When you conduct an inspection you should conduct it as though there was an actual government investigation taking place.

  • Taking proactive measures will almost always minimize liability in the long run
  • You always want to make sure that if there is an ongoing federal investigation against your company that your internal investigation does not tamper with witnesses or evidence.

Government Contract Investigations on the Rise

Internal corporate investigations allow you to conduct a self-assessment of managers, supervisors, and your Internal Corporate Investigations lawyersemployees to comply with state and federal laws in addition to your internal policies and controls.

When you conduct internal corporate investigations, you should be looking to gather facts so if the Department of Justice (DOJ), Security Exchange Commission (SEC) or another agency wants to investigate you to conduct witness interviews, the investigator can make a fair determination about what happened and whether a violation occurred. See information on responding to government investigations.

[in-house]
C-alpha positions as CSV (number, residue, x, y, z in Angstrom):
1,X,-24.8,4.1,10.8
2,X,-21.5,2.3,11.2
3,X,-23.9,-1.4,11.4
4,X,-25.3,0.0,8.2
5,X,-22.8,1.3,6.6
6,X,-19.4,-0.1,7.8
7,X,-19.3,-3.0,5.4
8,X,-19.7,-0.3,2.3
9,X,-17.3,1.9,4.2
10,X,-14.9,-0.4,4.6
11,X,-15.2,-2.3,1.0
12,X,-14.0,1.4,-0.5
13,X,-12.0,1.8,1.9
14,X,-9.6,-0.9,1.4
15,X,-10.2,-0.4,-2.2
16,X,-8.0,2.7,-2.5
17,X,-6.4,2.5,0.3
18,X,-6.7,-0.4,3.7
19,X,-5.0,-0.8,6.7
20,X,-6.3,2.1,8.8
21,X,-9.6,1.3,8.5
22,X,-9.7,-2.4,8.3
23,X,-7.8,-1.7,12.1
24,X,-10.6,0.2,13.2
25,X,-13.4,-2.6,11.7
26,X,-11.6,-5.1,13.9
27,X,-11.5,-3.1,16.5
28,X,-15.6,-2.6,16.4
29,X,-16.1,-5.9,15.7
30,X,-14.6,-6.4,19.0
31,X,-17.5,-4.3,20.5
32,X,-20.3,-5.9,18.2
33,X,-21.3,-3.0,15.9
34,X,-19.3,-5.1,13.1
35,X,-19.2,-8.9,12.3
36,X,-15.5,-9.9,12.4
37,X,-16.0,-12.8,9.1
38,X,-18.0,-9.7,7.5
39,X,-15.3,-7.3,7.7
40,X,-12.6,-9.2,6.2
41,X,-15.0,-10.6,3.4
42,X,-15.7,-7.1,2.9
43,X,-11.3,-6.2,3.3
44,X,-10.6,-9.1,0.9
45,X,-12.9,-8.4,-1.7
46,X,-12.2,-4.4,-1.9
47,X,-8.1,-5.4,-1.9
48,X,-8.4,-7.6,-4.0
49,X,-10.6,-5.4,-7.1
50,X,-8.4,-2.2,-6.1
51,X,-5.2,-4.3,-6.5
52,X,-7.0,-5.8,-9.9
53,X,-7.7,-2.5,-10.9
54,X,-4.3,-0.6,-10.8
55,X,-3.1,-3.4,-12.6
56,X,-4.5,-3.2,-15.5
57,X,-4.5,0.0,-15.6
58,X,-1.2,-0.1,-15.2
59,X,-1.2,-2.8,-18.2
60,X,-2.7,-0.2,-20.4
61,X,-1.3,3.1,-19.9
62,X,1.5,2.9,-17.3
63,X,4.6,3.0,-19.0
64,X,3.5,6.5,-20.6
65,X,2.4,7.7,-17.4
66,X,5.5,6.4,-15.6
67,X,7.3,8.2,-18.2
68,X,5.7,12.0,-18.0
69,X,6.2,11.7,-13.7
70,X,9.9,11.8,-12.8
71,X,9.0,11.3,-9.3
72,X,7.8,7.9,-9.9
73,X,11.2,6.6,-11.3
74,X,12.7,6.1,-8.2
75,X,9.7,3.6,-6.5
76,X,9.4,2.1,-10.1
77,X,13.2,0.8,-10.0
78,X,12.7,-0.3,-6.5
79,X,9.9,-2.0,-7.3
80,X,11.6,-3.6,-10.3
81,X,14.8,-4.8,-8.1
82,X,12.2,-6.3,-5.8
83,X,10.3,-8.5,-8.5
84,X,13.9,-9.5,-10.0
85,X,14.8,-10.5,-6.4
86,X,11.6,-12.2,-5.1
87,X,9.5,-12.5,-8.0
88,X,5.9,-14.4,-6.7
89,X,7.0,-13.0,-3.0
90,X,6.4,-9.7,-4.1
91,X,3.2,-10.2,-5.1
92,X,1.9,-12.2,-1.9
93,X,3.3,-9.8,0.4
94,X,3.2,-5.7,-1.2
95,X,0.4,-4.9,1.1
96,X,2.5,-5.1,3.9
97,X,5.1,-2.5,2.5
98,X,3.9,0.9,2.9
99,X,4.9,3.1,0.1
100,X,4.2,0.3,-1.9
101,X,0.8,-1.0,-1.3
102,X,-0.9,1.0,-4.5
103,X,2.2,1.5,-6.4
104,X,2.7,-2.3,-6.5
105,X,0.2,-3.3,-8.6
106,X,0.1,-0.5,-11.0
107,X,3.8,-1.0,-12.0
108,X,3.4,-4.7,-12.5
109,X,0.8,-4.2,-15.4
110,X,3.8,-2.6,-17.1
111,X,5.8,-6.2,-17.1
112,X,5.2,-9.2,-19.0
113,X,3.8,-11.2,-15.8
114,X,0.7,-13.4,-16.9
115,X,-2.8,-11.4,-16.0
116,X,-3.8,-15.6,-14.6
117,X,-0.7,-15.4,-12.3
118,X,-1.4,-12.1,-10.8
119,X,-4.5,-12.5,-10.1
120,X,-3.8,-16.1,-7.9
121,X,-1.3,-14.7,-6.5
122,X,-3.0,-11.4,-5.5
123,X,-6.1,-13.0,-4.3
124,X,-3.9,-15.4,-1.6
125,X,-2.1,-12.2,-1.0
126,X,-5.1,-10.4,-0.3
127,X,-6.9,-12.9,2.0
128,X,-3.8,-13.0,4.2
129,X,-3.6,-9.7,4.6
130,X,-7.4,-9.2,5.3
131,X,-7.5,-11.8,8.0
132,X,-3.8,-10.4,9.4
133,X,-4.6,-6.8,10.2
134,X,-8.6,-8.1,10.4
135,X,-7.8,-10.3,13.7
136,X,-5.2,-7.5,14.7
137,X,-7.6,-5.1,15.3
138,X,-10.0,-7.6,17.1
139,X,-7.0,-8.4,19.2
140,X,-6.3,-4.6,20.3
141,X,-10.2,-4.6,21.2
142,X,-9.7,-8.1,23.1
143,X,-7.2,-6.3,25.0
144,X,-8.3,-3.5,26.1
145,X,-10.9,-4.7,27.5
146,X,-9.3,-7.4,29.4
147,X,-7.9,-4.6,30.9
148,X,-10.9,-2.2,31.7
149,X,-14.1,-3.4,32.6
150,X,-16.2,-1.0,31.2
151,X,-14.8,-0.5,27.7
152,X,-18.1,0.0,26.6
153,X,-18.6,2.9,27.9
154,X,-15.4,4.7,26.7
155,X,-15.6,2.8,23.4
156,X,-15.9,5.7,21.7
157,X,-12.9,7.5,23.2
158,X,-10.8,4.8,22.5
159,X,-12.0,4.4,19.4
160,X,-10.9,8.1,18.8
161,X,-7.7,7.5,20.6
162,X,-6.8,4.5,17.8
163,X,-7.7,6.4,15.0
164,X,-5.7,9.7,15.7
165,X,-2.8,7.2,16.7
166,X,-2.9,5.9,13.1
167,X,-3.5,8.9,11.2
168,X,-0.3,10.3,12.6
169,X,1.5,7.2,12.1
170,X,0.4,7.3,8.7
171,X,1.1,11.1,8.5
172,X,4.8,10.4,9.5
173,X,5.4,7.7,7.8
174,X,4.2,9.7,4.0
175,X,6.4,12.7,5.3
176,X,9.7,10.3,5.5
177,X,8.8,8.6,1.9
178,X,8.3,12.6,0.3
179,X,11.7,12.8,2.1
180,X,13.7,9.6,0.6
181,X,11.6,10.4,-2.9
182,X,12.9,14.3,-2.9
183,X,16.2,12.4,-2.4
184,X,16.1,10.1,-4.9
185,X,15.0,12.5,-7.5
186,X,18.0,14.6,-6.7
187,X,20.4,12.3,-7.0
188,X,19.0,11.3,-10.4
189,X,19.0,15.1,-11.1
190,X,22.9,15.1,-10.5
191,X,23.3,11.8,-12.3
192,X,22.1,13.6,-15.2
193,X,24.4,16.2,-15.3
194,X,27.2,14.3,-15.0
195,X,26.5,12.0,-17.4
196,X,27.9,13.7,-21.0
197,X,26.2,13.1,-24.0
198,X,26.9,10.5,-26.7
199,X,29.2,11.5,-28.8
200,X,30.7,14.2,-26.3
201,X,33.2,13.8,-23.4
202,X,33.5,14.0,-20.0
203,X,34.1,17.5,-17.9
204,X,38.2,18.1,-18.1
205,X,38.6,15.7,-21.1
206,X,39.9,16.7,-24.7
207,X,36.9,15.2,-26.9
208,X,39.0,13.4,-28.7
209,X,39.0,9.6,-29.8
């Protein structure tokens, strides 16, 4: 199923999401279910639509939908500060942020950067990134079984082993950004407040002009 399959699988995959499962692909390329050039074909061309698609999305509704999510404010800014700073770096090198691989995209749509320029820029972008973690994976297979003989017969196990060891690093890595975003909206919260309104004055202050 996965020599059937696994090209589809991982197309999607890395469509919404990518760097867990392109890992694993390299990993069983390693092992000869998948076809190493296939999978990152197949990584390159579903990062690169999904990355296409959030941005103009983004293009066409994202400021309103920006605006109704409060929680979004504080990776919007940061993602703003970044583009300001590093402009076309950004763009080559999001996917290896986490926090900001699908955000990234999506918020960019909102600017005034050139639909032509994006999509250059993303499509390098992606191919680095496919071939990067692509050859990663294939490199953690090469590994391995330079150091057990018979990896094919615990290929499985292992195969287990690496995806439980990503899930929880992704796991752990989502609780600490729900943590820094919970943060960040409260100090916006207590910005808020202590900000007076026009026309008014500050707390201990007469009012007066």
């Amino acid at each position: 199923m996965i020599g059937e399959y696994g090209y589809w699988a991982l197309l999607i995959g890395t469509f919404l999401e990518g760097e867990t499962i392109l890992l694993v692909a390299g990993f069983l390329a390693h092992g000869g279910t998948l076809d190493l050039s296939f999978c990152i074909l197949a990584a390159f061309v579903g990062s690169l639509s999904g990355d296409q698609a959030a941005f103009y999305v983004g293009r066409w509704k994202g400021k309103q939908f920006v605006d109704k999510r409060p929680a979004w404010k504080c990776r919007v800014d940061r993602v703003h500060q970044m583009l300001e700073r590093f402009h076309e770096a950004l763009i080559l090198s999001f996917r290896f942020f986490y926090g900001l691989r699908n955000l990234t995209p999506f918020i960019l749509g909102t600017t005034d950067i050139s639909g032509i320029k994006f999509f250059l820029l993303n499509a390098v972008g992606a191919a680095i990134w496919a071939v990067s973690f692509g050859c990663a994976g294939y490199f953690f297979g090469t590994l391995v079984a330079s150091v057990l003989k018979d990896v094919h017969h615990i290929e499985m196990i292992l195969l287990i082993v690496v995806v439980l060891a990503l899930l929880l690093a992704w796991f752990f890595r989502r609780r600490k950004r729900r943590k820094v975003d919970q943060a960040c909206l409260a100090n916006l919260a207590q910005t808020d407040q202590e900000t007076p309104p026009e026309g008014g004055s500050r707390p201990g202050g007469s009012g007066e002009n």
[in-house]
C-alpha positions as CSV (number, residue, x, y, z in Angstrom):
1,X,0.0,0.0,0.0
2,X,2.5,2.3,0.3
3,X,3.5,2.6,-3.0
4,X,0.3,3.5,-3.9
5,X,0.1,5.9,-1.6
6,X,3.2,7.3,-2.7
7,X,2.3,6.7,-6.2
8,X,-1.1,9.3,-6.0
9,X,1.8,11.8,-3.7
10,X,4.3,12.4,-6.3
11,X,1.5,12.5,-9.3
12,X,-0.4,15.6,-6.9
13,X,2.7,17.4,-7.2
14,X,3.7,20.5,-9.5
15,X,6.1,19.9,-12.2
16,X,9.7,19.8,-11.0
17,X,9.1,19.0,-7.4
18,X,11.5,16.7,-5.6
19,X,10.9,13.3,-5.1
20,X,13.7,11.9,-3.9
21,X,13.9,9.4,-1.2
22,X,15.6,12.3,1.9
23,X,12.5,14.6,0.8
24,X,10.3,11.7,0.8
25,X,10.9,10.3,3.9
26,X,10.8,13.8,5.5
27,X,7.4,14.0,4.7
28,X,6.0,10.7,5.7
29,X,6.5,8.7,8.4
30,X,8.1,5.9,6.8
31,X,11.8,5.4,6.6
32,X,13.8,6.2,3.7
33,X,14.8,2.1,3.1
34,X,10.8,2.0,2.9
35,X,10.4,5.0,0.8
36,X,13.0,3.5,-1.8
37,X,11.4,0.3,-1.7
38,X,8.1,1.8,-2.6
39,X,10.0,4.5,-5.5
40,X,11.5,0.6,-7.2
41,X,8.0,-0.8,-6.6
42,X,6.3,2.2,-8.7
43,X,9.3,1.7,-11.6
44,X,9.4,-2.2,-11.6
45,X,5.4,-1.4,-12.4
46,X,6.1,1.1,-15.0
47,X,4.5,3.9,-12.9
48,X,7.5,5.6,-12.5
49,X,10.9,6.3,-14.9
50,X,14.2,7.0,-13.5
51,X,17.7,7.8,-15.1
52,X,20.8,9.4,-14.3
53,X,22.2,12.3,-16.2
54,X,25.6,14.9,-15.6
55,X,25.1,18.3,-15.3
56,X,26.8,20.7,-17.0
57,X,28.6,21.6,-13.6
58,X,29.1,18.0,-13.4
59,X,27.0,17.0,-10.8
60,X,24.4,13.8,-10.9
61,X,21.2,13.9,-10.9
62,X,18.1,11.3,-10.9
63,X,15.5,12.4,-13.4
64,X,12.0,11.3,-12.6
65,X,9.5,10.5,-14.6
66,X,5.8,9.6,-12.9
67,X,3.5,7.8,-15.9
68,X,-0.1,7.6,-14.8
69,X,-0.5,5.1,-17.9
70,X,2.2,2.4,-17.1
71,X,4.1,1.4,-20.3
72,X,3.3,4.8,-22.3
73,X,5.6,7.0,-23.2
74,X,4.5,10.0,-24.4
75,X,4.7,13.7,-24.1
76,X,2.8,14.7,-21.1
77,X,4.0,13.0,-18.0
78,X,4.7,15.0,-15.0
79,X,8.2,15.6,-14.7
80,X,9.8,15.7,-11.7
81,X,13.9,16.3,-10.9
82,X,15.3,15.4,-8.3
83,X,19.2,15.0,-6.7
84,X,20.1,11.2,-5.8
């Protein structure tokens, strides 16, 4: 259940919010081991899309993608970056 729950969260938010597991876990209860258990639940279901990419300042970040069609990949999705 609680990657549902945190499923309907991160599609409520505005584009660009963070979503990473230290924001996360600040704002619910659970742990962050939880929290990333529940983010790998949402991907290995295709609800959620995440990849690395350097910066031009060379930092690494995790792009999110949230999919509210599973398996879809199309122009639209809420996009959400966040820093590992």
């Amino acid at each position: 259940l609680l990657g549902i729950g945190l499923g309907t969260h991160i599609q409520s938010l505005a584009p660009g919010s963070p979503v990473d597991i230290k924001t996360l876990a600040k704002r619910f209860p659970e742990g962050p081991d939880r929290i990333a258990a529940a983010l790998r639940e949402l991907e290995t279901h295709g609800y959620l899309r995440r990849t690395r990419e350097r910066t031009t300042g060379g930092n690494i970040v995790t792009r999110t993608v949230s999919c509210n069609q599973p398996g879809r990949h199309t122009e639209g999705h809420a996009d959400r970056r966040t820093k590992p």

OIG is Active in Company Investigations: In its January 6, 2014 Semiannual Report to Congress, the office of Inspector General (OIG) stated that it “completed many more important audits and reviews covering many Department operations and programs.”For corporations involved in federal government contracts, this is especially true in suspension and debarment cases.

For medium-sized or large companies, you should be especially cognizant of allegations of employment discrimination, Service Disabled Veteran requirements (SDVOSB) or other employment law concerns. These are also situations where you might want to conduct corporate internal investigations.